Arnold Kling  

Stock Indexing Empire Strikes Back

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Milton Friedman Video... Trust Cues...

John C. Bogle and Burton G. Malkiel write,


We concede that there is some evidence, based on numbers compiled by Ibbotson Associates, that long-run excess returns have been earned from dividend-paying, "value" and small-cap stocks -- albeit returns that are overstated by not taking into account management fees, operating expenses, turnover costs and taxes. But to the extent that investors are persuaded by these data, the premiums offered by such stocks may well now have been "arbitraged away" in the stock market, as price-earnings multiples have become extremely compressed.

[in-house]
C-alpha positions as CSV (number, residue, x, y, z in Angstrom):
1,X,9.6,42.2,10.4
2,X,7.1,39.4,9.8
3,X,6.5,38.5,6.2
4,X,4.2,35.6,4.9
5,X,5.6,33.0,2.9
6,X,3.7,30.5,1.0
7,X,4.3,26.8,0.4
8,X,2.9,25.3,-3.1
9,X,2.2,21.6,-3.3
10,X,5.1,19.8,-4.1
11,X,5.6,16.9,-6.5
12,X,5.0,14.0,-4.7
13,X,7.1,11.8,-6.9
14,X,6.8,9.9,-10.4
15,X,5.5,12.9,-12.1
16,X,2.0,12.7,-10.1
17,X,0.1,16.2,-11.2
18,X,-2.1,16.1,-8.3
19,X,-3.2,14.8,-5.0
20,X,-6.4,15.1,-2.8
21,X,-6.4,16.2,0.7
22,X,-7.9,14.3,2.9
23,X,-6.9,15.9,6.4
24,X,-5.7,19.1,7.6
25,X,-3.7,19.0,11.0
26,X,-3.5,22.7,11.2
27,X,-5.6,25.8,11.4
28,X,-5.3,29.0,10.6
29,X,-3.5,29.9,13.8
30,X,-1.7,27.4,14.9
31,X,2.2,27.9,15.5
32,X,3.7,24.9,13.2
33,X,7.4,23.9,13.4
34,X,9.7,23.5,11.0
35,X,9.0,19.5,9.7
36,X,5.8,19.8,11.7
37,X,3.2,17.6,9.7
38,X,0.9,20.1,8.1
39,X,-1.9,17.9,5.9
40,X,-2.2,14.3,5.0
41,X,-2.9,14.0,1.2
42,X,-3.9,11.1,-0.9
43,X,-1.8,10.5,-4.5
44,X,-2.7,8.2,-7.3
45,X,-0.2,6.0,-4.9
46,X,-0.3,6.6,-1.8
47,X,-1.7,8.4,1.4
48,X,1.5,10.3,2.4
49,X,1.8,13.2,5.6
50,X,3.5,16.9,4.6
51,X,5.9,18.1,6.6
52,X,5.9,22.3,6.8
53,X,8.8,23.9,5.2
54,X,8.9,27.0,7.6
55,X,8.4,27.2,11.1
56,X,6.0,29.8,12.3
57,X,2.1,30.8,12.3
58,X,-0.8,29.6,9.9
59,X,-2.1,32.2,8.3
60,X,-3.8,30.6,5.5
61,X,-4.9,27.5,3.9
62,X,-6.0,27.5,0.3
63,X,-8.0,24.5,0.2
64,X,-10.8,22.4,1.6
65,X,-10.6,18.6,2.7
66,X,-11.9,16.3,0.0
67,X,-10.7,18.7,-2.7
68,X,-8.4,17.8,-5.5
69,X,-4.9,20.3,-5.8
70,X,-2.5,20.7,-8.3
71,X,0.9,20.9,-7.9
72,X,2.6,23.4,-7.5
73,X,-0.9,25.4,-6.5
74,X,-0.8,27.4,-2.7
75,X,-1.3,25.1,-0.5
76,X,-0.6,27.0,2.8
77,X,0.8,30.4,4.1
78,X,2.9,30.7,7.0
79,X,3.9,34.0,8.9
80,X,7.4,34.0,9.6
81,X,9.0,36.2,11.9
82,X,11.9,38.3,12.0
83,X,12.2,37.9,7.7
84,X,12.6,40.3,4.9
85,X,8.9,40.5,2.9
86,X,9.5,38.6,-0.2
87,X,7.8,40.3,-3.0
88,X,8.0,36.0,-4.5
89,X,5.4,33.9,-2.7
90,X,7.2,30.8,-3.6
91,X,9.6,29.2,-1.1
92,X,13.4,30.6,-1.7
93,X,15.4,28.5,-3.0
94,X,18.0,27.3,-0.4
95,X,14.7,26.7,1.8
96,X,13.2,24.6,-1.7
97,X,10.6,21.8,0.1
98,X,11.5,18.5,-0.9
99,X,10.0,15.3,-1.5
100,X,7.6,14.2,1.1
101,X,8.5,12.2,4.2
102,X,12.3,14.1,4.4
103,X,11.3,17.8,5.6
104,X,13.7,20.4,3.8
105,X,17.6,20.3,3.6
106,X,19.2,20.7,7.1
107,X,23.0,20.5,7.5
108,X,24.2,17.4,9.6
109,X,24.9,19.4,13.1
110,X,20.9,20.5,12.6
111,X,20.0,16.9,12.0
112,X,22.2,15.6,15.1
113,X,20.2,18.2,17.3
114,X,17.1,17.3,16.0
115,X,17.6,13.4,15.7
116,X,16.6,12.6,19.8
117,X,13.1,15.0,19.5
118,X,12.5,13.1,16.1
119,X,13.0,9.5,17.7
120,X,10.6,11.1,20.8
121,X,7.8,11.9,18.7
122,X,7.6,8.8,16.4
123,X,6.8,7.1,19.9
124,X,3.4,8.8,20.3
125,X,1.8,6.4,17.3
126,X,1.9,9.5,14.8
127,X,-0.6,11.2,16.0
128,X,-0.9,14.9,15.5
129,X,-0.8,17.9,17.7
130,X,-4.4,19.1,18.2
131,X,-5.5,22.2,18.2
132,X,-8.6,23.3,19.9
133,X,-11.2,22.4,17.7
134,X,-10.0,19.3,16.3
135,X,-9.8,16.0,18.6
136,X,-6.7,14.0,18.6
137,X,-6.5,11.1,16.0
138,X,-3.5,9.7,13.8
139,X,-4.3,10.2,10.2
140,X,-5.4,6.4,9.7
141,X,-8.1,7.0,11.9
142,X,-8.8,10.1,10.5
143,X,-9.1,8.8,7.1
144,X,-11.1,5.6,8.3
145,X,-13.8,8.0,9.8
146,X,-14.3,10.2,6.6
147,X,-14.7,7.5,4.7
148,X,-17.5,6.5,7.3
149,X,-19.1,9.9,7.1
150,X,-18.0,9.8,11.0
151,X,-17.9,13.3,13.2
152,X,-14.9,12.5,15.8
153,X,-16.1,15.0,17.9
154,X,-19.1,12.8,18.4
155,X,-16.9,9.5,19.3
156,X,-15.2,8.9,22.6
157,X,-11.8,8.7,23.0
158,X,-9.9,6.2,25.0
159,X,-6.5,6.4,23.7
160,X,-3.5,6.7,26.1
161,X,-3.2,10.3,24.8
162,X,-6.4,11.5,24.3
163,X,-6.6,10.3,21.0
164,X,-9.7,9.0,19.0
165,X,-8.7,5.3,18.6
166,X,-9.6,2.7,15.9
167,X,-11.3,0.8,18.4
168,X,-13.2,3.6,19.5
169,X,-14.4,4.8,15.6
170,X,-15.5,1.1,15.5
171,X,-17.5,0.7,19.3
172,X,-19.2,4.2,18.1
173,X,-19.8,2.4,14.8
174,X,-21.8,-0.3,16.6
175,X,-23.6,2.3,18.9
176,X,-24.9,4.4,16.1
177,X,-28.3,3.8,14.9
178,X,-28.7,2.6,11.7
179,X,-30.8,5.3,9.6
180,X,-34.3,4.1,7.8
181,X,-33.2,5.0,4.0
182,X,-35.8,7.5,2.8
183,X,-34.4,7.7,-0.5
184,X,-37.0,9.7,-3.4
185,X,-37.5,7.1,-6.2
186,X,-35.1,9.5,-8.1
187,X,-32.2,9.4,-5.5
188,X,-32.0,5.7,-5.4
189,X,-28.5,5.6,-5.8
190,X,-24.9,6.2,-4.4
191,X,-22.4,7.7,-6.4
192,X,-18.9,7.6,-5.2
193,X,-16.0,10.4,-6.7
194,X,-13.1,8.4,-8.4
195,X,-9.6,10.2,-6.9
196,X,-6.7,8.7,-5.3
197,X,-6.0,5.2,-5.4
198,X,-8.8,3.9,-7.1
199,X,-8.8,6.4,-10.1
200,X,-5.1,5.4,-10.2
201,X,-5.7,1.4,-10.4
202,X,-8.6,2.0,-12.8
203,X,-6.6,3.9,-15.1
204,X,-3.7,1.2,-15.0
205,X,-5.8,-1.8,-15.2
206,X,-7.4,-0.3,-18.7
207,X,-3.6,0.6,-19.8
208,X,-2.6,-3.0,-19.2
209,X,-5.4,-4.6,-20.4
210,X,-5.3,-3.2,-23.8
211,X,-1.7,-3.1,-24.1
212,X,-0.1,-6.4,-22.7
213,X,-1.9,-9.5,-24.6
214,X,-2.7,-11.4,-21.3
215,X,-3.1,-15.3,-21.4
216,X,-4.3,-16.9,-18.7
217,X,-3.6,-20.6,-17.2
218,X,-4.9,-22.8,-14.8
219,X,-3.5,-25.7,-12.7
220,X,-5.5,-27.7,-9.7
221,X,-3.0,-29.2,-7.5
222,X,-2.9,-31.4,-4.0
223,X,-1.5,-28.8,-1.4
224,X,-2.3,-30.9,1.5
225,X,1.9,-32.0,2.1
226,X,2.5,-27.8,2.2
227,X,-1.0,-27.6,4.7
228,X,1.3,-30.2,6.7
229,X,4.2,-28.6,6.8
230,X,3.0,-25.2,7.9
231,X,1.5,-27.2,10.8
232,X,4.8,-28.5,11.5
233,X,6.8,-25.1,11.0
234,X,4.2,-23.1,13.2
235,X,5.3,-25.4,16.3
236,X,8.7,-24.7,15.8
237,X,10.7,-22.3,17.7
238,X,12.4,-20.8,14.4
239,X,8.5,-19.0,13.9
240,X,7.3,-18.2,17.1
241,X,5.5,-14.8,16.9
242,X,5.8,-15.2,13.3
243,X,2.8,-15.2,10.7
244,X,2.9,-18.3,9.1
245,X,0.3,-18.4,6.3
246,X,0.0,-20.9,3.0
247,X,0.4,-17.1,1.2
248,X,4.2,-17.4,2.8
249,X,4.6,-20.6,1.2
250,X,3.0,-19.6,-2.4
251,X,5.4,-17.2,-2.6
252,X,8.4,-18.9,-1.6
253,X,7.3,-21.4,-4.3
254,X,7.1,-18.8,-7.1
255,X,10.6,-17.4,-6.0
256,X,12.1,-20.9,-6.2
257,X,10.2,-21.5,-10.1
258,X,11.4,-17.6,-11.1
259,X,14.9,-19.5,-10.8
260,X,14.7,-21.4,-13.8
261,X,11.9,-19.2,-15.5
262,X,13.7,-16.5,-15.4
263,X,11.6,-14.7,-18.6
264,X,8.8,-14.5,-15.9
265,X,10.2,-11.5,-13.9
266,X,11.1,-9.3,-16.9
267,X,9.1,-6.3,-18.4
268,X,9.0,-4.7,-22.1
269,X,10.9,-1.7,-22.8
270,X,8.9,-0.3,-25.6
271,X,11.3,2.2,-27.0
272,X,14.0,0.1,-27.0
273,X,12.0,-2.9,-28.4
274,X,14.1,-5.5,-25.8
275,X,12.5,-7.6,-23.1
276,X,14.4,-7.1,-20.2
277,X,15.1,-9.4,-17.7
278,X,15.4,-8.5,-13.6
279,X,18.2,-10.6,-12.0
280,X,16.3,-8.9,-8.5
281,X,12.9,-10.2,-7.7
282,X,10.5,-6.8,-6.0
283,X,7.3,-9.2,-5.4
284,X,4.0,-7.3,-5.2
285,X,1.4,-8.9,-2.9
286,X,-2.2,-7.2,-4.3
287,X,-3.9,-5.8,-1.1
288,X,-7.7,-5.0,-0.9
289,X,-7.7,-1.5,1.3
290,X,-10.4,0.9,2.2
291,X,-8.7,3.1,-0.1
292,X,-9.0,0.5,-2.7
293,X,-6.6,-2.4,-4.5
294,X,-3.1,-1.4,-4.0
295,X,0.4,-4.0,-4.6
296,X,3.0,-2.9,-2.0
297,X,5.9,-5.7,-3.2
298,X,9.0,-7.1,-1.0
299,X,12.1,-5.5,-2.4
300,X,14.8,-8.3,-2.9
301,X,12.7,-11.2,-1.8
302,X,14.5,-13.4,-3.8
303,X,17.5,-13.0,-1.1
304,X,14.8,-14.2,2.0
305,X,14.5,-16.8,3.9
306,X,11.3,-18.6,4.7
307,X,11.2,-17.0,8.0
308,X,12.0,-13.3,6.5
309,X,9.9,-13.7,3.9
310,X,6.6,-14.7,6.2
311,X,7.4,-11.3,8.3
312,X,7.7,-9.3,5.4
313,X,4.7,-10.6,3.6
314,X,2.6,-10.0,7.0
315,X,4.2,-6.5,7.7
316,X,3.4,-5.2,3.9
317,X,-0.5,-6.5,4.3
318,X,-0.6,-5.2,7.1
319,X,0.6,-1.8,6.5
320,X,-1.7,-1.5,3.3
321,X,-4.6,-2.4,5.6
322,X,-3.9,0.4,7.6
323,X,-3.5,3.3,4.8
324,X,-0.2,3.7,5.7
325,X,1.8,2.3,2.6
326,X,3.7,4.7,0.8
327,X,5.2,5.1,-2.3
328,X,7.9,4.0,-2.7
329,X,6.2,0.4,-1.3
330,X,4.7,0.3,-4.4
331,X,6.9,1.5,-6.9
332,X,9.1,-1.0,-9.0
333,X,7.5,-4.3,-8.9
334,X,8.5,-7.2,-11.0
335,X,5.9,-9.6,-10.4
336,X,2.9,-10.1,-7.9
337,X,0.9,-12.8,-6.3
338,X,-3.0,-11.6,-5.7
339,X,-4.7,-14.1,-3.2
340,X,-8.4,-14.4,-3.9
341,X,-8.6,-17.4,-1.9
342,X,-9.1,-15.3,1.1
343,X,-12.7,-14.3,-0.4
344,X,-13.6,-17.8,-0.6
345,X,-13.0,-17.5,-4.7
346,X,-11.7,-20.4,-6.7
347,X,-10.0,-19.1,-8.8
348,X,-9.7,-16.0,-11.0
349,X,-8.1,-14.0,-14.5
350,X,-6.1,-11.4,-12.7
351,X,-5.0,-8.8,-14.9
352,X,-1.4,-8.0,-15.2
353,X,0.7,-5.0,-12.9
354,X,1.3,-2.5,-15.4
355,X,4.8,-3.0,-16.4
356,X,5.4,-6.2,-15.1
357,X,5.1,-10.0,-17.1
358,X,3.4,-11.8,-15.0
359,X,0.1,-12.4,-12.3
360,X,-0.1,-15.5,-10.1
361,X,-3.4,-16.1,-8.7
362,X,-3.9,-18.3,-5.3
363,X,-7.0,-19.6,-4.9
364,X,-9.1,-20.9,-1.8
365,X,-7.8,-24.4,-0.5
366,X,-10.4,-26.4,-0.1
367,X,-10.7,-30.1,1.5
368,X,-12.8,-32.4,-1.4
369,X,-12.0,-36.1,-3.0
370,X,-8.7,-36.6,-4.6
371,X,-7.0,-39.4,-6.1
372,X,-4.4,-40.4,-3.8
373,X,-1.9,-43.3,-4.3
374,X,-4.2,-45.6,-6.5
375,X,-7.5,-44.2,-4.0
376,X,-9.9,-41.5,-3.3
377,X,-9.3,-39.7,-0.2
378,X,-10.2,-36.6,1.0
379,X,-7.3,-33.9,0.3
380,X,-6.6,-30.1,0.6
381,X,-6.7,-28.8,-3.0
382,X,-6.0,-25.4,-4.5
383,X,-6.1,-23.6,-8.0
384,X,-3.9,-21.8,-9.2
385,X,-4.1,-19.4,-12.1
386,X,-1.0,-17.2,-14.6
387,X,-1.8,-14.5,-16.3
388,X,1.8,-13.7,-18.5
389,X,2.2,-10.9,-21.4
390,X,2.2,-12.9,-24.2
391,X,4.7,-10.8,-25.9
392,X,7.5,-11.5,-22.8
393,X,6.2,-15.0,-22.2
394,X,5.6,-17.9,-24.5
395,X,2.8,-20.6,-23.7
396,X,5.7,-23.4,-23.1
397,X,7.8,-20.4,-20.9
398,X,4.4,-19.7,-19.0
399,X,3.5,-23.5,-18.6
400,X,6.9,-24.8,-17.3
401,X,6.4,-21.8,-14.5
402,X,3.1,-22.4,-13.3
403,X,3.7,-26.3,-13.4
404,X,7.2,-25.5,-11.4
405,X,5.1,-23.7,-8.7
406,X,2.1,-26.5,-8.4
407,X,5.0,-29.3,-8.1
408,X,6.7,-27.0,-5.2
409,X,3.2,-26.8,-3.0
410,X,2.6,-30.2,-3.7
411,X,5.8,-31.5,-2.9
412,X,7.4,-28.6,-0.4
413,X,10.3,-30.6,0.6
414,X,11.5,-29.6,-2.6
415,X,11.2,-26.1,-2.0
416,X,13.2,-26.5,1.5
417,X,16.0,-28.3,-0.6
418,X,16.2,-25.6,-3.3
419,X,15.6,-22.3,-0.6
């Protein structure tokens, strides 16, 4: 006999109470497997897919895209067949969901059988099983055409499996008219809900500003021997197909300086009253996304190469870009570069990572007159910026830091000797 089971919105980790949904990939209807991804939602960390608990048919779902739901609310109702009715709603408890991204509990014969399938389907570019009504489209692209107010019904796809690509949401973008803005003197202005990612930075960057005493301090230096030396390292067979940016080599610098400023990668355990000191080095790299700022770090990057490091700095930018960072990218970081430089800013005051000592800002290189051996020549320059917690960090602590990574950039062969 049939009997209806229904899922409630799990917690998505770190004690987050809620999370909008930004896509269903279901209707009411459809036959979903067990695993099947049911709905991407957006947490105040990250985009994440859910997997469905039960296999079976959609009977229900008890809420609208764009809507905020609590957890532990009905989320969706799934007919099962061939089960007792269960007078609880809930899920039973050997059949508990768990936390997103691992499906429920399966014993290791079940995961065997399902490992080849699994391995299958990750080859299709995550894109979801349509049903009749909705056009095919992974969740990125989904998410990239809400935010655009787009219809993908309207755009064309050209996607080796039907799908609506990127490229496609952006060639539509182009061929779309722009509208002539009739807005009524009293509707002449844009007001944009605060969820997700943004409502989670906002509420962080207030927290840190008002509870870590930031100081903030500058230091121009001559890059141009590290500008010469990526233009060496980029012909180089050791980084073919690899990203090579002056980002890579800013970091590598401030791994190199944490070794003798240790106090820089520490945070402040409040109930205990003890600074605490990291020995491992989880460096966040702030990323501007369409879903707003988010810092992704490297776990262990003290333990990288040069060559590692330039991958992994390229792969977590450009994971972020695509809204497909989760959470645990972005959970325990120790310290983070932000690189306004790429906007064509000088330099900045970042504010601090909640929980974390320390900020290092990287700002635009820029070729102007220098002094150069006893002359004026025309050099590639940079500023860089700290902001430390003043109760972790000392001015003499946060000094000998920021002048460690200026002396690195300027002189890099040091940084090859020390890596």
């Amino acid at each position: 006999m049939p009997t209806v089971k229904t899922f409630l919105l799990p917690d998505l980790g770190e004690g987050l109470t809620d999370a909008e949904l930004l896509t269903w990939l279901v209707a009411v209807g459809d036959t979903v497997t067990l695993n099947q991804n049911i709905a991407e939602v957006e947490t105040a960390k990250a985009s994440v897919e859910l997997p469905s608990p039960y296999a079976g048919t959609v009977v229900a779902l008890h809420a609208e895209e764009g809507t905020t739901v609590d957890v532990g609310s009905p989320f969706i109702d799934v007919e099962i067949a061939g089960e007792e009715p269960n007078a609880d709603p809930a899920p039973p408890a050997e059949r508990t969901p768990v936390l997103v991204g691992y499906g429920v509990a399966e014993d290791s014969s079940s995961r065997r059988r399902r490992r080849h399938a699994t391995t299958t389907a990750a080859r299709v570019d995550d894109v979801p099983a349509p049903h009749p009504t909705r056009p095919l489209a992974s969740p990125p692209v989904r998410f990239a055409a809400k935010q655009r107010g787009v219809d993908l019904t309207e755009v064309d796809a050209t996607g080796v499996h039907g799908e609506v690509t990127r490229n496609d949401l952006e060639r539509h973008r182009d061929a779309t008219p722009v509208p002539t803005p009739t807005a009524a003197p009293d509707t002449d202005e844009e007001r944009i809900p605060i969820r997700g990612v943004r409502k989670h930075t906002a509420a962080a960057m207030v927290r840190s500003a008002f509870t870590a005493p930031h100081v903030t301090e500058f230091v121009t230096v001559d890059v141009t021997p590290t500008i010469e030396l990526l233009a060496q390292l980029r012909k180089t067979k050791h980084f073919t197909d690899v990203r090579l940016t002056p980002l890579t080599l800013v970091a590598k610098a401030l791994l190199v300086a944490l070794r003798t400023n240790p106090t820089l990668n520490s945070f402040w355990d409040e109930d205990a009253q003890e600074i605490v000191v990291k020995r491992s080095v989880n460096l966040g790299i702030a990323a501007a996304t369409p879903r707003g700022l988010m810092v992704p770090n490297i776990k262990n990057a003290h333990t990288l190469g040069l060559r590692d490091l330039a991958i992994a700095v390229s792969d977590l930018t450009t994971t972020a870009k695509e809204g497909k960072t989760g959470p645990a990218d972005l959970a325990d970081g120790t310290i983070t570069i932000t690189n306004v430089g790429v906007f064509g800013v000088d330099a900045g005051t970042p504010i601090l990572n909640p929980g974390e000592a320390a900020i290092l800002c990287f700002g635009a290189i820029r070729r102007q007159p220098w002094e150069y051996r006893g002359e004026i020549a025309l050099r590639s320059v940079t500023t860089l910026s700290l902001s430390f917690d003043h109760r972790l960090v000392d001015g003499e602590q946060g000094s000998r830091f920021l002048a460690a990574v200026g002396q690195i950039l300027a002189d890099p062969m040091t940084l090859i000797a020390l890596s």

We are impressed by the inexorable tendency for reversion to the mean in security returns. . .Since the late 1960s, "value" funds have generally outperformed growth funds. But since 1977 -- indeed since 1937 -- there is little to choose between the two. Indeed, for the first 30 years, growth funds rather consistently trumped value funds. Never think you know more than the markets. Nobody does.


Bogle and Malkiel introduced the financial world to index funds. Malkiel's Random Walk Down Wall Street is still one of the best introductions to the stock market. They are responding to Jeremy Siegel's piece that I blogged here.



COMMENTS (2 to date)
Matthew Cromer writes:

I don't see how their critique addresses Siegel's thesis at all. They need to address the data which suggests that S&P500 type indices are systematically overlong expensive stocks and underlong cheap ones.

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